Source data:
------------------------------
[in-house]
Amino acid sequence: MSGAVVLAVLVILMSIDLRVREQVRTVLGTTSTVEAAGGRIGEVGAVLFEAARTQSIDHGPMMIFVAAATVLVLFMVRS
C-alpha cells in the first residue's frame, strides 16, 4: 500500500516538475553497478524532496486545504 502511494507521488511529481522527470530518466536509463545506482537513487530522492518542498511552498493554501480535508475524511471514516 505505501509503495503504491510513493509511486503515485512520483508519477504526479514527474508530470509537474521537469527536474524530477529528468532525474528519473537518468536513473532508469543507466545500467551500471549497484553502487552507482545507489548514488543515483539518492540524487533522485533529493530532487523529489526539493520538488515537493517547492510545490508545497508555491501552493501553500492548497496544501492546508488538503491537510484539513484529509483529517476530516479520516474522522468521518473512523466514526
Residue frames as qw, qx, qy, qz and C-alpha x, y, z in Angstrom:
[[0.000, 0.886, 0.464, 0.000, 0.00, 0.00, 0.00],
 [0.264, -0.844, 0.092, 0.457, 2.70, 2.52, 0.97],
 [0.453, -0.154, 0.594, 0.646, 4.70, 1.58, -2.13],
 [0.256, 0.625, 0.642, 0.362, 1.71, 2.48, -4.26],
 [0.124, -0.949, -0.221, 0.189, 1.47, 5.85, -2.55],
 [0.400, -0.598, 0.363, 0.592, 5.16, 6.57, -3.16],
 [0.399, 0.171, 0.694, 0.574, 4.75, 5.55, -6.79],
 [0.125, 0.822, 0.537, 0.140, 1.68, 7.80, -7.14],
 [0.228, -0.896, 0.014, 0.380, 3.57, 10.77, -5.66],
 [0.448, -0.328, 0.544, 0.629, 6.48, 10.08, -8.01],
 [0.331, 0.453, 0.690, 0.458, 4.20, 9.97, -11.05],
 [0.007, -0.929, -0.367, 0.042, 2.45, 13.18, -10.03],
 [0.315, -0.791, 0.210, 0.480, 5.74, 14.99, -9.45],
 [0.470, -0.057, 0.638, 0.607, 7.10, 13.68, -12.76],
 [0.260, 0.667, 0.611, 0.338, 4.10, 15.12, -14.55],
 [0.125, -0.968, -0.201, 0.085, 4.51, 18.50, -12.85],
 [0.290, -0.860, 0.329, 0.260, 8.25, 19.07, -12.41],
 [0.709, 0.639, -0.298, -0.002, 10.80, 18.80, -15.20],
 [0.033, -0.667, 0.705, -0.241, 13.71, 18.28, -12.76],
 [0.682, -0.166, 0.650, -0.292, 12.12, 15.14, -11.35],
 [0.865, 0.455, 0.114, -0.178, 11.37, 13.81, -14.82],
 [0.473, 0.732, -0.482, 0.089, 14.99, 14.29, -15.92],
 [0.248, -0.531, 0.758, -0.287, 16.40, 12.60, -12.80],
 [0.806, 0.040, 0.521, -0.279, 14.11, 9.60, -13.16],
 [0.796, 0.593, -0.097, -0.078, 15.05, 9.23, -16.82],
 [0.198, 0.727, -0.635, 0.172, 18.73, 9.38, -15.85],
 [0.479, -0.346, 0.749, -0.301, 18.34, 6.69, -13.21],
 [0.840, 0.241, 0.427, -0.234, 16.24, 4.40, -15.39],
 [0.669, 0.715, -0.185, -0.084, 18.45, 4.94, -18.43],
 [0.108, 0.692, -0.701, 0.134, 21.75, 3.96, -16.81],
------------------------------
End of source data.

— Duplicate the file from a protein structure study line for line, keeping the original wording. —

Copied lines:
[in-house]
Amino acid sequence: MSGAVVLAVLVILMSIDLRVREQVRTVLGTTSTVEAAGGRIGEVGAVLFEAARTQSIDHGPMMIFVAAATVLVLFMVRS
C-alpha cells in the first residue's frame, strides 16, 4: 500500500516538475553497478524532496486545504 502511494507521488511529481522527470530518466536509463545506482537513487530522492518542498511552498493554501480535508475524511471514516 505505501509503495503504491510513493509511486503515485512520483508519477504526479514527474508530470509537474521537469527536474524530477529528468532525474528519473537518468536513473532508469543507466545500467551500471549497484553502487552507482545507489548514488543515483539518492540524487533522485533529493530532487523529489526539493520538488515537493517547492510545490508545497508555491501552493501553500492548497496544501492546508488538503491537510484539513484529509483529517476530516479520516474522522468521518473512523466514526
Residue frames as qw, qx, qy, qz and C-alpha x, y, z in Angstrom:
[[0.000, 0.886, 0.464, 0.000, 0.00, 0.00, 0.00],
 [0.264, -0.844, 0.092, 0.457, 2.70, 2.52, 0.97],
 [0.453, -0.154, 0.594, 0.646, 4.70, 1.58, -2.13],
 [0.256, 0.625, 0.642, 0.362, 1.71, 2.48, -4.26],
 [0.124, -0.949, -0.221, 0.189, 1.47, 5.85, -2.55],
 [0.400, -0.598, 0.363, 0.592, 5.16, 6.57, -3.16],
 [0.399, 0.171, 0.694, 0.574, 4.75, 5.55, -6.79],
 [0.125, 0.822, 0.537, 0.140, 1.68, 7.80, -7.14],
 [0.228, -0.896, 0.014, 0.380, 3.57, 10.77, -5.66],
 [0.448, -0.328, 0.544, 0.629, 6.48, 10.08, -8.01],
 [0.331, 0.453, 0.690, 0.458, 4.20, 9.97, -11.05],
 [0.007, -0.929, -0.367, 0.042, 2.45, 13.18, -10.03],
 [0.315, -0.791, 0.210, 0.480, 5.74, 14.99, -9.45],
 [0.470, -0.057, 0.638, 0.607, 7.10, 13.68, -12.76],
 [0.260, 0.667, 0.611, 0.338, 4.10, 15.12, -14.55],
 [0.125, -0.968, -0.201, 0.085, 4.51, 18.50, -12.85],
 [0.290, -0.860, 0.329, 0.260, 8.25, 19.07, -12.41],
 [0.709, 0.639, -0.298, -0.002, 10.80, 18.80, -15.20],
 [0.033, -0.667, 0.705, -0.241, 13.71, 18.28, -12.76],
 [0.682, -0.166, 0.650, -0.292, 12.12, 15.14, -11.35],
 [0.865, 0.455, 0.114, -0.178, 11.37, 13.81, -14.82],
 [0.473, 0.732, -0.482, 0.089, 14.99, 14.29, -15.92],
 [0.248, -0.531, 0.758, -0.287, 16.40, 12.60, -12.80],
 [0.806, 0.040, 0.521, -0.279, 14.11, 9.60, -13.16],
 [0.796, 0.593, -0.097, -0.078, 15.05, 9.23, -16.82],
 [0.198, 0.727, -0.635, 0.172, 18.73, 9.38, -15.85],
 [0.479, -0.346, 0.749, -0.301, 18.34, 6.69, -13.21],
 [0.840, 0.241, 0.427, -0.234, 16.24, 4.40, -15.39],
 [0.669, 0.715, -0.185, -0.084, 18.45, 4.94, -18.43],
 [0.108, 0.692, -0.701, 0.134, 21.75, 3.96, -16.81],